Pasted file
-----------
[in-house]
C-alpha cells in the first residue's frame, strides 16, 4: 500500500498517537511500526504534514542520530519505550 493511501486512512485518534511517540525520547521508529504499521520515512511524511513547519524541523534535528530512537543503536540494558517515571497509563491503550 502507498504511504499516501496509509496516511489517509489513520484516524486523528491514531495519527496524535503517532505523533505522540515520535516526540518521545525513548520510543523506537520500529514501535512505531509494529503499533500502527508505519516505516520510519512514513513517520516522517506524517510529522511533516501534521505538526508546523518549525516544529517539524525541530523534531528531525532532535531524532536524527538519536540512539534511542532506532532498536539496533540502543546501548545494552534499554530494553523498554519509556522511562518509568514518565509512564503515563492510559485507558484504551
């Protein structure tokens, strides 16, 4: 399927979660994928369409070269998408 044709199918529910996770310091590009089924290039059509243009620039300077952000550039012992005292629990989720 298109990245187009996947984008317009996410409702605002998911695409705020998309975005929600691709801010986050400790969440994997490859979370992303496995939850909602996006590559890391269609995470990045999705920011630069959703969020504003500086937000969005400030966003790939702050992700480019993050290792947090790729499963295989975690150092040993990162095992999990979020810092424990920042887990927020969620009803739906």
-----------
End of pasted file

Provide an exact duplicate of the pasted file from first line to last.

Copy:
[in-house]
C-alpha cells in the first residue's frame, strides 16, 4: 500500500498517537511500526504534514542520530519505550 493511501486512512485518534511517540525520547521508529504499521520515512511524511513547519524541523534535528530512537543503536540494558517515571497509563491503550 502507498504511504499516501496509509496516511489517509489513520484516524486523528491514531495519527496524535503517532505523533505522540515520535516526540518521545525513548520510543523506537520500529514501535512505531509494529503499533500502527508505519516505516520510519512514513513517520516522517506524517510529522511533516501534521505538526508546523518549525516544529517539524525541530523534531528531525532532535531524532536524527538519536540512539534511542532506532532498536539496533540502543546501548545494552534499554530494553523498554519509556522511562518509568514518565509512564503515563492510559485507558484504551
């Protein structure tokens, strides 16, 4: 399927979660994928369409070269998408 044709199918529910996770310091590009089924290039059509243009620039300077952000550039012992005292629990989720 298109990245187009996947984008317009996410409702605002998911695409705020998309975005929600691709801010986050400790969440994997490859979370992303496995939850909602996006590559890391269609995470990045999705920011630069959703969020504003500086937000969005400030966003790939702050992700480019993050290792947090790729499963295989975690150092040993990162095992999990979020810092424990920042887990927020969620009803739906």